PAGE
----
There have been animals on the island at times. The Examiner records that in September, 1842, the island was to be the scene of a big auction sale of cattle, horses and sheep—part of the cargo of the ship Eagle—which had arrived from Australia. She must have been somewhat like a Noah’s Ark for the items listed in the sale include cows, heifers, steers, a bull, mares, fillies, geldings, maiden ewes, fat wethers, rams as well as fowls, ducks and geese. No goats are mentioned. Later another ship. the Posthumous, used the island as an auction ground as in 1843 she arrived with 1,600 sheep on board, some of which were placed on the island, with rather disastrous results. It seems there was no water there for the sheep which drank the sea water and many died. The remainder were quickly sold at 15/- to 17/- each before anything happened to them.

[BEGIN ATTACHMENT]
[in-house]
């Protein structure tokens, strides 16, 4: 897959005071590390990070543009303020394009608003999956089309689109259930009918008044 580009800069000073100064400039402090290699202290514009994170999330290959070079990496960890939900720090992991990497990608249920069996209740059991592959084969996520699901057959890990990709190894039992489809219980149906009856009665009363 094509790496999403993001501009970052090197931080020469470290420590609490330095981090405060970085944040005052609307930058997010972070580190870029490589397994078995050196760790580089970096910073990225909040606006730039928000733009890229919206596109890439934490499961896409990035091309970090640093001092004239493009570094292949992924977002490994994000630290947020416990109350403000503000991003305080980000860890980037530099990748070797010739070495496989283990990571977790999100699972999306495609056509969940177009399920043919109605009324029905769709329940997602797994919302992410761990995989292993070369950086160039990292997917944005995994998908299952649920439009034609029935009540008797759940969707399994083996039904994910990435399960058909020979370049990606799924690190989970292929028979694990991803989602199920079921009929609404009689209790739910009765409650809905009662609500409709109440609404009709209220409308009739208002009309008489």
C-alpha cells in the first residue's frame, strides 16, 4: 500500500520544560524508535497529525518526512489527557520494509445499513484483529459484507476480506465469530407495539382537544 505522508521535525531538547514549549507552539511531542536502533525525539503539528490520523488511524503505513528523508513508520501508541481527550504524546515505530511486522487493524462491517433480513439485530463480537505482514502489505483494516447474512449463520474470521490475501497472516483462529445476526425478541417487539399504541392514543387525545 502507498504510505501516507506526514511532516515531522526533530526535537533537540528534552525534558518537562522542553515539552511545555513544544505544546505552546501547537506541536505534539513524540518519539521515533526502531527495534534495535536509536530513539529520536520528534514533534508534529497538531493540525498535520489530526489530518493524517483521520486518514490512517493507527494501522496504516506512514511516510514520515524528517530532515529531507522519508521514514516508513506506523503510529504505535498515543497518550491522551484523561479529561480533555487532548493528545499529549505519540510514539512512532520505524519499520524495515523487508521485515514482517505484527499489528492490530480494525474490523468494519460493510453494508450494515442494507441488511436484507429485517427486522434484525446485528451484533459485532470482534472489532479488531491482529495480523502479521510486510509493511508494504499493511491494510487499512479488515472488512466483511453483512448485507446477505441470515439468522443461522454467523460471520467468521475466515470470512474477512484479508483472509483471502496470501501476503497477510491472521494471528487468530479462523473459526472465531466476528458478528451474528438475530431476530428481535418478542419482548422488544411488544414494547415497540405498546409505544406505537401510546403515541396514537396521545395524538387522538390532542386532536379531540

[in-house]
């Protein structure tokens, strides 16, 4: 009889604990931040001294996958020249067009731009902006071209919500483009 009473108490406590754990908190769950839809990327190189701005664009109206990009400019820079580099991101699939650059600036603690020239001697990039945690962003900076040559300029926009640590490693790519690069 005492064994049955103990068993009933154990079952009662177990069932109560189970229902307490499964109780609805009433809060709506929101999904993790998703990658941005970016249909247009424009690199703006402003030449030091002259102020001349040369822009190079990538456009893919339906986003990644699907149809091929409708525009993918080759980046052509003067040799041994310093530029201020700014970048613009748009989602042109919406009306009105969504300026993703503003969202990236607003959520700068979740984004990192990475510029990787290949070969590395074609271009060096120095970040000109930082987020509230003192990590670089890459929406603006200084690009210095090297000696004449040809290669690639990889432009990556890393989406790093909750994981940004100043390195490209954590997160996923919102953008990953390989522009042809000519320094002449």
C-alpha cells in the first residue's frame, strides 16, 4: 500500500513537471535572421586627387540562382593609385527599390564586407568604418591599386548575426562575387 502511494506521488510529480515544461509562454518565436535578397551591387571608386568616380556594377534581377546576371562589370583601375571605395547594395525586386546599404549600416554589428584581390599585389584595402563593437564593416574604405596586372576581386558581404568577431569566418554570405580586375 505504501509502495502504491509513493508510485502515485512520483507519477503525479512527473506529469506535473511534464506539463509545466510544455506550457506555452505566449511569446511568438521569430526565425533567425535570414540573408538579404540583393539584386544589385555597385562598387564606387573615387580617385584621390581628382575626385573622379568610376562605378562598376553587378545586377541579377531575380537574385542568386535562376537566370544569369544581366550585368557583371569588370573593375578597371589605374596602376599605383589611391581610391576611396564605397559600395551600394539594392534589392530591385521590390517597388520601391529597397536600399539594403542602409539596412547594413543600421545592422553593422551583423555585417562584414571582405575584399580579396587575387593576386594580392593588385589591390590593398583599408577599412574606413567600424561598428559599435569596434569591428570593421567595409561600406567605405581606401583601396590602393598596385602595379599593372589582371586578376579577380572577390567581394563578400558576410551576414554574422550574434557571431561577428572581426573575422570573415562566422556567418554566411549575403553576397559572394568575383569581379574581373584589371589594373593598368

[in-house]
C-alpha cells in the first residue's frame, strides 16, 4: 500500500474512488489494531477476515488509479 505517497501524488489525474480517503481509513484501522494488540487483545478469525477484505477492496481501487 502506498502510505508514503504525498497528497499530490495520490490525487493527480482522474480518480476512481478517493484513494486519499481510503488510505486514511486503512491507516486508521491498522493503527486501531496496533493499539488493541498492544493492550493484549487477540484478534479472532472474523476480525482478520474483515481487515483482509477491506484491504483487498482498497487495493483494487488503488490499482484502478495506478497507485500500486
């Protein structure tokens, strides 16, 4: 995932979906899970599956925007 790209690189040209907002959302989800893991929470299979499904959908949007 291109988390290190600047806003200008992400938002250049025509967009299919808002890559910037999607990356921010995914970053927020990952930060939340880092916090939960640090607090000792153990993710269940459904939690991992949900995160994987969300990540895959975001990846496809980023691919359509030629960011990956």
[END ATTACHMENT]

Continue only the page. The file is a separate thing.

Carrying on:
Old maps of Haulashore show that four sections were surveyed there, Town Acres 1097—1100, and it would seem that the surveyors were hard pressed to obtain the 1100 Town Acres required when they had to use Haulashore, but strangely enough the Examiner records that two of these sections were among the earliest chosen. The earliest owners, according to the Crown Grants, which go back only as far as 1852, were the Hon. Tollemache (1097–8), Alfred Fell (1100), and Section 1099 was a Native Reserve, no doubt chosen by Henry Augustus Thompson in his official capacity as Protector of Aborigines. After some changes of ownership all the sections are now vested in the Mayor, Council and Citizens of Nelson to be used as a pleasure ground.